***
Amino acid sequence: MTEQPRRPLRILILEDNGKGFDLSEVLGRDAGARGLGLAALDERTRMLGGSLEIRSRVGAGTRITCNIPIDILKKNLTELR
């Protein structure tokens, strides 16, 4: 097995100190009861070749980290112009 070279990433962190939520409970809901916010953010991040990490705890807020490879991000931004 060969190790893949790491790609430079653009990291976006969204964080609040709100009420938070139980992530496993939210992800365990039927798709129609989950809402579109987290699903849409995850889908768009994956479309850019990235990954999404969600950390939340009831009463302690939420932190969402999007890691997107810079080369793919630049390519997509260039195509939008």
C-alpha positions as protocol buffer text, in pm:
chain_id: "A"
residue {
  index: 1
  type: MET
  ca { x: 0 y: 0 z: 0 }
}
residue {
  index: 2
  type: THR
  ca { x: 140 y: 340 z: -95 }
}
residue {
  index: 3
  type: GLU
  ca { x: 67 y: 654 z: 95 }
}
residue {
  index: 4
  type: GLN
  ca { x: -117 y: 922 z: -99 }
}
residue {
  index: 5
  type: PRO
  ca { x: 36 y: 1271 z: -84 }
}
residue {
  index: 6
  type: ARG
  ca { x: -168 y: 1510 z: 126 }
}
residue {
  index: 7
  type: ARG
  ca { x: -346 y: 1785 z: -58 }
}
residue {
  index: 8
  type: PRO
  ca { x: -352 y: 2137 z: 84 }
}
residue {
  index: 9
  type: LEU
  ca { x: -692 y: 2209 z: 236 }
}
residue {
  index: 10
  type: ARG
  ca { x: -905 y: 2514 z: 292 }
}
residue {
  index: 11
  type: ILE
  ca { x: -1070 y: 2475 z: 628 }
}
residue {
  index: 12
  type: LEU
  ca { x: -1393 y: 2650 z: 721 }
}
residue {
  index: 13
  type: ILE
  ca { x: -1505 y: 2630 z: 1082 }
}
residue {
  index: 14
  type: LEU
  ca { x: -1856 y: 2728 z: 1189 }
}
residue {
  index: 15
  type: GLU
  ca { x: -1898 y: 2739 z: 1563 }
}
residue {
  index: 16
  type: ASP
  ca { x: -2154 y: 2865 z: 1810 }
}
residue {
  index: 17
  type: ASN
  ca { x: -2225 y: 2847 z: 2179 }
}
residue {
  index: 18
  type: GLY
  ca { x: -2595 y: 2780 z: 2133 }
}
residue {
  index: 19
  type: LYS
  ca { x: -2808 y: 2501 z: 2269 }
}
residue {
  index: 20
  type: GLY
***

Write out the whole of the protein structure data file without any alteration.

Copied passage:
Amino acid sequence: MTEQPRRPLRILILEDNGKGFDLSEVLGRDAGARGLGLAALDERTRMLGGSLEIRSRVGAGTRITCNIPIDILKKNLTELR
């Protein structure tokens, strides 16, 4: 097995100190009861070749980290112009 070279990433962190939520409970809901916010953010991040990490705890807020490879991000931004 060969190790893949790491790609430079653009990291976006969204964080609040709100009420938070139980992530496993939210992800365990039927798709129609989950809402579109987290699903849409995850889908768009994956479309850019990235990954999404969600950390939340009831009463302690939420932190969402999007890691997107810079080369793919630049390519997509260039195509939008």
C-alpha positions as protocol buffer text, in pm:
chain_id: "A"
residue {
  index: 1
  type: MET
  ca { x: 0 y: 0 z: 0 }
}
residue {
  index: 2
  type: THR
  ca { x: 140 y: 340 z: -95 }
}
residue {
  index: 3
  type: GLU
  ca { x: 67 y: 654 z: 95 }
}
residue {
  index: 4
  type: GLN
  ca { x: -117 y: 922 z: -99 }
}
residue {
  index: 5
  type: PRO
  ca { x: 36 y: 1271 z: -84 }
}
residue {
  index: 6
  type: ARG
  ca { x: -168 y: 1510 z: 126 }
}
residue {
  index: 7
  type: ARG
  ca { x: -346 y: 1785 z: -58 }
}
residue {
  index: 8
  type: PRO
  ca { x: -352 y: 2137 z: 84 }
}
residue {
  index: 9
  type: LEU
  ca { x: -692 y: 2209 z: 236 }
}
residue {
  index: 10
  type: ARG
  ca { x: -905 y: 2514 z: 292 }
}
residue {
  index: 11
  type: ILE
  ca { x: -1070 y: 2475 z: 628 }
}
residue {
  index: 12
  type: LEU
  ca { x: -1393 y: 2650 z: 721 }
}
residue {
  index: 13
  type: ILE
  ca { x: -1505 y: 2630 z: 1082 }
}
residue {
  index: 14
  type: LEU
  ca { x: -1856 y: 2728 z: 1189 }
}
residue {
  index: 15
  type: GLU
  ca { x: -1898 y: 2739 z: 1563 }
}
residue {
  index: 16
  type: ASP
  ca { x: -2154 y: 2865 z: 1810 }
}
residue {
  index: 17
  type: ASN
  ca { x: -2225 y: 2847 z: 2179 }
}
residue {
  index: 18
  type: GLY
  ca { x: -2595 y: 2780 z: 2133 }
}
residue {
  index: 19
  type: LYS
  ca { x: -2808 y: 2501 z: 2269 }
}
residue {
  index: 20
  type: GLY